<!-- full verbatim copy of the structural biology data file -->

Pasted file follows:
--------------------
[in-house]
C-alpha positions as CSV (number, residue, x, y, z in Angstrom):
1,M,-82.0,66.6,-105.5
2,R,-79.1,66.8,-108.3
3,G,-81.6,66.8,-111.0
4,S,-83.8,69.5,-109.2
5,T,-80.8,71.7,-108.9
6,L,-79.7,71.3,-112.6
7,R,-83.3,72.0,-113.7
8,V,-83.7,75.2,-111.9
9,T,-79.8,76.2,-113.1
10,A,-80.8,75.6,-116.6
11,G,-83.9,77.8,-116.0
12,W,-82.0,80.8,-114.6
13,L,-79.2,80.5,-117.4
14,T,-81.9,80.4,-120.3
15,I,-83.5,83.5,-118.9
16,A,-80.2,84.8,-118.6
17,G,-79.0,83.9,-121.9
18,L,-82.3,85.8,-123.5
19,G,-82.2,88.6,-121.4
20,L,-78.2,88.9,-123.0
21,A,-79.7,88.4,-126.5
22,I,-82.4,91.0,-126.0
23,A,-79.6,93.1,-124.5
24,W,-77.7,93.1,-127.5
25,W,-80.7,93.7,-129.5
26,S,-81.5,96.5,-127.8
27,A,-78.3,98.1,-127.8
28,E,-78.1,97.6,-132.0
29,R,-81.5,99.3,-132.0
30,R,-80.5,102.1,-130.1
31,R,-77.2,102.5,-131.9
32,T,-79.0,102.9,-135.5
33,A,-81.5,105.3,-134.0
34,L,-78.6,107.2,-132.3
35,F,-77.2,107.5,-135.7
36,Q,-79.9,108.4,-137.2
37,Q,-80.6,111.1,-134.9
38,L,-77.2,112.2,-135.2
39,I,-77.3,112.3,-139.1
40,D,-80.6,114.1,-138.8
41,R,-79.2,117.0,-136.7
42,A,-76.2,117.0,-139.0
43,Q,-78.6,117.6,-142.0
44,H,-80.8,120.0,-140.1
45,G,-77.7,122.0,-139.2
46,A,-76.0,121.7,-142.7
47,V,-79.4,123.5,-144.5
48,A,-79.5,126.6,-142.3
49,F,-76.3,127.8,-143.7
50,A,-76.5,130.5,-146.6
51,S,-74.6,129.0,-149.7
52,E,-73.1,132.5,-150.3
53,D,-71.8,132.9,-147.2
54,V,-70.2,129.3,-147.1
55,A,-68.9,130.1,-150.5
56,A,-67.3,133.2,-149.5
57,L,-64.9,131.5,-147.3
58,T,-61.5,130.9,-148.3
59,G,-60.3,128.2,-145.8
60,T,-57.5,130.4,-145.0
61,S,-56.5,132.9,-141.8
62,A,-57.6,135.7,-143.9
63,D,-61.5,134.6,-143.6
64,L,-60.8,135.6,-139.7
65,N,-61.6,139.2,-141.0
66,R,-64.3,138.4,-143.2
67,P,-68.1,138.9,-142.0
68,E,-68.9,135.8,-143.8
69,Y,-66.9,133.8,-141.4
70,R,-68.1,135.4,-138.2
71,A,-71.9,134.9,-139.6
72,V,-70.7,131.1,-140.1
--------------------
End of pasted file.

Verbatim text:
[in-house]
C-alpha positions as CSV (number, residue, x, y, z in Angstrom):
1,M,-82.0,66.6,-105.5
2,R,-79.1,66.8,-108.3
3,G,-81.6,66.8,-111.0
4,S,-83.8,69.5,-109.2
5,T,-80.8,71.7,-108.9
6,L,-79.7,71.3,-112.6
7,R,-83.3,72.0,-113.7
8,V,-83.7,75.2,-111.9
9,T,-79.8,76.2,-113.1
10,A,-80.8,75.6,-116.6
11,G,-83.9,77.8,-116.0
12,W,-82.0,80.8,-114.6
13,L,-79.2,80.5,-117.4
14,T,-81.9,80.4,-120.3
15,I,-83.5,83.5,-118.9
16,A,-80.2,84.8,-118.6
17,G,-79.0,83.9,-121.9
18,L,-82.3,85.8,-123.5
19,G,-82.2,88.6,-121.4
20,L,-78.2,88.9,-123.0
21,A,-79.7,88.4,-126.5
22,I,-82.4,91.0,-126.0
23,A,-79.6,93.1,-124.5
24,W,-77.7,93.1,-127.5
25,W,-80.7,93.7,-129.5
26,S,-81.5,96.5,-127.8
27,A,-78.3,98.1,-127.8
28,E,-78.1,97.6,-132.0
29,R,-81.5,99.3,-132.0
30,R,-80.5,102.1,-130.1
31,R,-77.2,102.5,-131.9
32,T,-79.0,102.9,-135.5
33,A,-81.5,105.3,-134.0
34,L,-78.6,107.2,-132.3
35,F,-77.2,107.5,-135.7
36,Q,-79.9,108.4,-137.2
37,Q,-80.6,111.1,-134.9
38,L,-77.2,112.2,-135.2
39,I,-77.3,112.3,-139.1
40,D,-80.6,114.1,-138.8
41,R,-79.2,117.0,-136.7
42,A,-76.2,117.0,-139.0
43,Q,-78.6,117.6,-142.0
44,H,-80.8,120.0,-140.1
45,G,-77.7,122.0,-139.2
46,A,-76.0,121.7,-142.7
47,V,-79.4,123.5,-144.5
48,A,-79.5,126.6,-142.3
49,F,-76.3,127.8,-143.7
50,A,-76.5,130.5,-146.6
51,S,-74.6,129.0,-149.7
52,E,-73.1,132.5,-150.3
53,D,-71.8,132.9,-147.2
54,V,-70.2,129.3,-147.1
55,A,-68.9,130.1,-150.5
56,A,-67.3,133.2,-149.5
57,L,-64.9,131.5,-147.3
58,T,-61.5,130.9,-148.3
59,G,-60.3,128.2,-145.8
60,T,-57.5,130.4,-145.0
61,S,-56.5,132.9,-141.8
62,A,-57.6,135.7,-143.9
63,D,-61.5,134.6,-143.6
64,L,-60.8,135.6,-139.7
65,N,-61.6,139.2,-141.0
66,R,-64.3,138.4,-143.2
67,P,-68.1,138.9,-142.0
68,E,-68.9,135.8,-143.8
69,Y,-66.9,133.8,-141.4
70,R,-68.1,135.4,-138.2
71,A,-71.9,134.9,-139.6
72,V,-70.7,131.1,-140.1